Would-be buyers of Asian art at Sotheby's last week were greeted with a new message at the pre-sales exhibitions. For certain so-called Premium Lots, they were advised that they had to pre-register to bid and put down a hefty deposit. Special labels, placed right under the traditional lot information, stated: "Clients who wish to bid on this lot are required to complete the pre-registration form and to pay a deposit of $150,000."
Sotheby's said that it has required such deposits from new clients before, particularly in Hong Kong, but it has just this year begun stating it so boldly at the exhibitions in New York.
Christie's also requires deposits on some high-value lots, but lists registration and deposit requirements only in its conditions of sale.
Sotheby's won't say why it made the requirement more public, but some suggest it's a precaution following the failure of some Chinese bidders to pay at previous sales of Asian art. In the last few months the auction house has gone to court against Chinese bidders who have failed to pay.
A spokesman for Sotheby's said that the notice accompanied only 11 of the 400 lots in its Chinese Works of Art sale on Sept. 12 and six in the Chinese Paintings sale of about 150 lots on Sept. 13. The decision to ask for a deposit depends more on the preference of the consignor than on the value of the lot.
The new transparency didn't seem to dampen sales at Sotheby's: The Chinese Works of Art sale totaled $26,985,314, including the premium, exceeding the pre-sale high estimate of $21.6 million and reaching about 20% higher than last year's sale. An imperial green-hued jade seal with a carved dragon was subject to the premium. Estimated to fetch up to $600,000, it sold for $1.2 million. Another premium lot was sold by the Walters Art Museum in Baltimore to benefit its acquisition funds. A jar decorated with yellow carp was expected to sell for up to $700,000 and instead fetched $1.99 million.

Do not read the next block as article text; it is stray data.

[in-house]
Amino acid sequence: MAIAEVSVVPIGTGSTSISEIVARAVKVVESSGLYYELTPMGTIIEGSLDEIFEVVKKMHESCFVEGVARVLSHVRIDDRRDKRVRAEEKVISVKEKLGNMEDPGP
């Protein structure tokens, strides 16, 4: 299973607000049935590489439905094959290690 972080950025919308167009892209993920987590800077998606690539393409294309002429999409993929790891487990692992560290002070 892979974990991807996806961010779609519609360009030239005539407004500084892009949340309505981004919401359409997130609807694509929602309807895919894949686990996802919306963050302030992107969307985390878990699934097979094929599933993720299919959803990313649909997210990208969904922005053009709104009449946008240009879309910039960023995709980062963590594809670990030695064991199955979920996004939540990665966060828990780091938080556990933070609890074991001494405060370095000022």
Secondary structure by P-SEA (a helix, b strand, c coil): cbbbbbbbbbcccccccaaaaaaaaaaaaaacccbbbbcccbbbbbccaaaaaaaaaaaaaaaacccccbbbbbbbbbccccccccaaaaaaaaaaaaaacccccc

It was, Sotheby's said, "the highest total for a various owner Chinese Works of Art sale at Sotheby's New York in over five years." The Chinese paintings sale brought $16.5 million with just over three-quarters of the lots selling.
Photo: An Imperial Celadon Jade Ba Zheng Mao Nian Zhi Bao Seal. Qing Dynasty, Qianlong Period, 2 ¼ by 2 ¼ in.
2012, aluminum, wood, sublimation print on polyester and concrete, 71 3/4 by 122 1/2 by 135 inches overall. Courtesy Tanya Bonakdar Gallery, New Yor